Both i3.16xlarge and i3.metal offer the exact same amount of attached storage, with the same underlying hardware. Since local NVMe storage and networking are implemented in hardware that largely bypasses the hypervisor, it’s easy to assume from that their performance will be the same, but in reality, the hypervisor will add overhead. Interrupts and inter-CPU communication may require action from the hypervisor which can impact the performance of the I/O stack.
We conducted some experiments using IOTune, a utility distributed with ScyllaDB that benchmarks storage arrays so that the ScyllaDB can find their real speed. The new version of IOTune, to be released with ScyllaDB 2.3, measures the aggregate storage’s read/write sequential throughput and read/write random IOPS, which makes it a great tool to comprehensively understand the behavior of the local NVMe storage in these two instances.
The results are summarized in Table 2. There is no visible difference in any of the sequential workloads, and in the random write workload. But when the aggregate storage needs to sustain very high IOPS, as is the case during random 4 kB reads, i3.metal is 9% faster than i3.16xlarge. This shows that AWS’s Xen based hypervisor used for virtualized I3 instances does not introduce much if any, overhead for moving large amounts of data quickly to and from local NVMe storage. But the highest storage I/O rates, which drive a very large number of interrupts, can experience some CPU utilization overhead due to virtualization.
|Sequential 1MB Writes
|Sequential 1MB Reads
|Random 4kB Writes
|1.45 M IOPS
|1.44 M IOPS
|Random 4kB Reads
|2.82 M IOPS
|3.08 M IOPS
Table 2: Storage I/O performance difference between i3.16xlarge and i3.metal. i3.metal can deliver up to 9% more performance in random reads, reaching 3 million IOPS.
During its setup phase, ScyllaDB analyzes the number of network queues available in the machine as well as the number of CPUs. If there are not enough queues to feed every CPU, ScyllaDB will isolate some of the CPUs to handle interrupt requests exclusively, leaving all others free of this processing.
Both i3.16xlarge and i3.metal use the same Elastic Network Adapter interface and have the same number of transmit and receive queues—not enough to distribute interrupts to all CPUs. During a network-heavy benchmark (to be discussed in the next section) we notice that the CPU utilization in the interrupt processing CPUs is much higher on i3.16xlarge. In fact, in one of them, there is no idle time at all.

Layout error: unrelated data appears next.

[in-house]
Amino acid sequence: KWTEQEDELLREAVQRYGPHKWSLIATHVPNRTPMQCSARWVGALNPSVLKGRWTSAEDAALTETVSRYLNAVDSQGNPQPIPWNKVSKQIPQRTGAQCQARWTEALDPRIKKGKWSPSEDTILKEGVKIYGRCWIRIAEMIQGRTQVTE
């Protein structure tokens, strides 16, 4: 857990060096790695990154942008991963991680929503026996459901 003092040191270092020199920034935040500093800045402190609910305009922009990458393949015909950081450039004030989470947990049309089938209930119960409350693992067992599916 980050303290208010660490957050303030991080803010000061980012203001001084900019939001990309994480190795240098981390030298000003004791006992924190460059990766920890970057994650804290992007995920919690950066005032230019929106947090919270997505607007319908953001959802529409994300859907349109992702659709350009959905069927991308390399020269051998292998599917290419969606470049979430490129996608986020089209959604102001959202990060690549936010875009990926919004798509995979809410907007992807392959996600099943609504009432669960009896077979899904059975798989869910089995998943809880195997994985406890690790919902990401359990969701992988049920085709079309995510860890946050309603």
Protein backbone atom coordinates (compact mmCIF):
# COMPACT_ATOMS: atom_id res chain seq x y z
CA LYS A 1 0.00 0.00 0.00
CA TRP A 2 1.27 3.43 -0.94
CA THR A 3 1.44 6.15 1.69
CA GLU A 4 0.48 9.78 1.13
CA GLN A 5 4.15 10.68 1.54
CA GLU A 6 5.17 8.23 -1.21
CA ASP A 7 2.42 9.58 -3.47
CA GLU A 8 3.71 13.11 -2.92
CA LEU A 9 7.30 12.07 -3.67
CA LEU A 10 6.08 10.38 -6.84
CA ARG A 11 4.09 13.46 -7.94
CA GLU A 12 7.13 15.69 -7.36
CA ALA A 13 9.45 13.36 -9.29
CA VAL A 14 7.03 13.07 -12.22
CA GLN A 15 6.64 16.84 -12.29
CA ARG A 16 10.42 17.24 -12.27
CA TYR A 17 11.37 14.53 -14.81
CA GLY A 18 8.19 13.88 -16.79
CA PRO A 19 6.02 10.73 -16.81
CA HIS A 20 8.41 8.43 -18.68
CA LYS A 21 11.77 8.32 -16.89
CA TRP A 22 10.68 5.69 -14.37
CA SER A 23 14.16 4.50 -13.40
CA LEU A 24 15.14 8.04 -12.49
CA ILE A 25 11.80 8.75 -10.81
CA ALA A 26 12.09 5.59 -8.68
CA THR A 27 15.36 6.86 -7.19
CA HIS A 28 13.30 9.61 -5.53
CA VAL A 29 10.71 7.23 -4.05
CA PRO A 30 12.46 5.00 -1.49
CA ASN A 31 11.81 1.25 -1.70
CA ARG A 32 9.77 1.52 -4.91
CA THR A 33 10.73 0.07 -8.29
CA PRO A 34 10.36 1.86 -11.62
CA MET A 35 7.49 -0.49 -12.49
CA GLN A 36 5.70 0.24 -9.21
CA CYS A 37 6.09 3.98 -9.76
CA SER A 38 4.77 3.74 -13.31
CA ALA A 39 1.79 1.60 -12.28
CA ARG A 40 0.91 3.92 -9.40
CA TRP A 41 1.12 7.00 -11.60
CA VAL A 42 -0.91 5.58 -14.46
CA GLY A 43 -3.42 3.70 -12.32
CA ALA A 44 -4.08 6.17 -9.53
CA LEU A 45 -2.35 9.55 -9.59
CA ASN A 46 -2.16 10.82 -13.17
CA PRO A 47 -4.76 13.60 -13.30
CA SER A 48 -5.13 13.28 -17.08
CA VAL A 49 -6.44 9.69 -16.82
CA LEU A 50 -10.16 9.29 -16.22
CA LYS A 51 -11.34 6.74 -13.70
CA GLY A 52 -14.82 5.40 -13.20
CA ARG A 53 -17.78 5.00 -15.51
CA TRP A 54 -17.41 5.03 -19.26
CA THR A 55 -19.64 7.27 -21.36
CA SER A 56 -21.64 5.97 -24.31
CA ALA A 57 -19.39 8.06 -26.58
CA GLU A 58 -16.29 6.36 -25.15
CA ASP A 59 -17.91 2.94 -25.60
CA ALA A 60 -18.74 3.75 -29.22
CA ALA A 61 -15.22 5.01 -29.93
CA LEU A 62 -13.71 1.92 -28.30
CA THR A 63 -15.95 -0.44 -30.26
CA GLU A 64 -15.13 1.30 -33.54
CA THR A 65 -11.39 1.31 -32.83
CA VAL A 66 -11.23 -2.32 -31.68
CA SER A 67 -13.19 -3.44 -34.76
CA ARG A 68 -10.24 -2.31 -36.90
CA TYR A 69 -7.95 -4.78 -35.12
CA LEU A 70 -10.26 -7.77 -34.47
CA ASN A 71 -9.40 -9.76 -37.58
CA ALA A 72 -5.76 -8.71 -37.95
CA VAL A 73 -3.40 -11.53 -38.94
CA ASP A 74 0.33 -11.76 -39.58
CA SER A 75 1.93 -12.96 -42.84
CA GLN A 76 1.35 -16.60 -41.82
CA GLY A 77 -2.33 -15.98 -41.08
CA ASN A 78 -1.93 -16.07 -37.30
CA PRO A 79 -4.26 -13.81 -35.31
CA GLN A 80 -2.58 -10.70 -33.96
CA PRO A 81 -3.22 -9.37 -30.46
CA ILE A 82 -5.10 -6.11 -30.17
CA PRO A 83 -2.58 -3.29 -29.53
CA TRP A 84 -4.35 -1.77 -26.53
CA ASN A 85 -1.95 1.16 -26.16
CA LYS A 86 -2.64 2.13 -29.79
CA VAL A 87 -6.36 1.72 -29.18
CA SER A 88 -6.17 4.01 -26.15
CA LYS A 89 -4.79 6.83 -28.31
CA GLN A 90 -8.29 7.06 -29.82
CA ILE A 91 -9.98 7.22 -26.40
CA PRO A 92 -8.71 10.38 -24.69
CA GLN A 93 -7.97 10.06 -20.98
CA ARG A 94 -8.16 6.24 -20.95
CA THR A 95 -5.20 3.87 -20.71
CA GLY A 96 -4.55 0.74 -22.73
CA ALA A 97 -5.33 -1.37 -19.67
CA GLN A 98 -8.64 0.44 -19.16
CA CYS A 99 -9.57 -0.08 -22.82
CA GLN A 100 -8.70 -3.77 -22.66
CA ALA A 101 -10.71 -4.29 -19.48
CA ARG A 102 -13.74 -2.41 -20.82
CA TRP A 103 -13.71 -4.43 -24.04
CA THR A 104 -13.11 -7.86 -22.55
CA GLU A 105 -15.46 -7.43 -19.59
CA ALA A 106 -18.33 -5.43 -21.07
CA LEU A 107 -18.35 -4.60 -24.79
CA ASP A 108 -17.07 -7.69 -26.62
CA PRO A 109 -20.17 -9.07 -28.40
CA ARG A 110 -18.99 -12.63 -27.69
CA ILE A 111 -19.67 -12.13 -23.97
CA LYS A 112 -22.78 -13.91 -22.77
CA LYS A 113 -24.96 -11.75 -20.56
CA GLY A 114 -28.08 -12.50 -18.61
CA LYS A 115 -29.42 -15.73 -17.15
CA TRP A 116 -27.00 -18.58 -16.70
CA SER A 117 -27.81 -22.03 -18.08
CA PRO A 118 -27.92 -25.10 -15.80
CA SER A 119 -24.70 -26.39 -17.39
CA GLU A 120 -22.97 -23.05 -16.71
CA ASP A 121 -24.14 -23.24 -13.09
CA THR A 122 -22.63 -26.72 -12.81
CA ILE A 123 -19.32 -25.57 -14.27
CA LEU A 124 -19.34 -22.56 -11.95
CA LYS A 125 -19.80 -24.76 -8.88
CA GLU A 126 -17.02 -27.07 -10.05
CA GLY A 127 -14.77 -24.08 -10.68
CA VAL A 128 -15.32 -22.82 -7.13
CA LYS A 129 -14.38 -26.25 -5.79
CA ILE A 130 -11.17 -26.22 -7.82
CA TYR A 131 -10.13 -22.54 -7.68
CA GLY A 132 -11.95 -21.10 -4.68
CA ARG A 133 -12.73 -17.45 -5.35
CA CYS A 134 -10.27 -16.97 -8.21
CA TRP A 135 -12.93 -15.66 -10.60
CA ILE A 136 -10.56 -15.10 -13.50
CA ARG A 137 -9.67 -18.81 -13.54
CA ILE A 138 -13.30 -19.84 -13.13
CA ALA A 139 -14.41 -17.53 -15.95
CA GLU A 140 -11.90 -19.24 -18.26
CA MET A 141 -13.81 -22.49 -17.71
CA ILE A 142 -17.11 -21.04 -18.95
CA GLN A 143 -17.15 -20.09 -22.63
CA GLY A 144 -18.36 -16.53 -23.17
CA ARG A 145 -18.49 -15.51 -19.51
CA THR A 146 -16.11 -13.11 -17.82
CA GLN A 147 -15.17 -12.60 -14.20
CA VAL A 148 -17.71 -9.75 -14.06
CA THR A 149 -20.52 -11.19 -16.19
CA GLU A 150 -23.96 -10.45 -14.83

Running perf in both instances can be illuminating, as it will tell us what exactly are those CPUs doing. Below we present the highest CPU consumers, found by executing
perf top -C <irq_CPU> -F 99.
As we can see, i3.16xlarge processing is dominated by
xen_hypercal_xxx functions. Those functions indicate communication between the operating system running in the instance and the Xen hypervisor due to software virtualized interrupt delivery for both I/O and inter-processor signaling used to forward the processing of a network packet from one CPU to another. Those are totally absent on i3.metal.
Putting It All Together: i3.Metal in Practice
We saw in the previous sections that the i3.metal instance type can benefit from more efficient I/O and more resources at the same price point. But how does that translate into real-world applications?
We ran simple benchmarks with ScyllaDB against two 3-node clusters. The first one, shown in green in the graphs below, uses three i3.16xlarge nodes. The second cluster, shown in yellow in the graphs below, uses three i3.metal nodes. Both clusters run the same AMI (us-east-1: ami-0ba7c874), running ScyllaDB 2.2rc0 and Linux 4.14. In all benchmarks below, nine c4.8xlarge instances connect to the cluster to act as load generators.
In the first benchmark, we insert random records at full speed with a uniform distribution for 40 minutes. Each record is a key-value pair and the values have 512 bytes each. We expect this workload to be CPU-bound and, since i3.metal has 12% more CPU cores available, we should see at least 12% more throughput due to ScyllaDB’s linear scaling up on a larger system. Any gains above that are a result of the processing itself being more efficient.
Figure 1 shows the results of the first benchmark. The i3.metal cluster achieves a peak of requests 35% higher than the i3.16xlarge cluster, and sustain an average write rate 31% higher than the i3.16xlarge cluster. Both those figures are higher than the 12% figure the amount of CPUs alone would predict, showing that the advantage of i3.metal stems fundamentally from more efficient resource usage.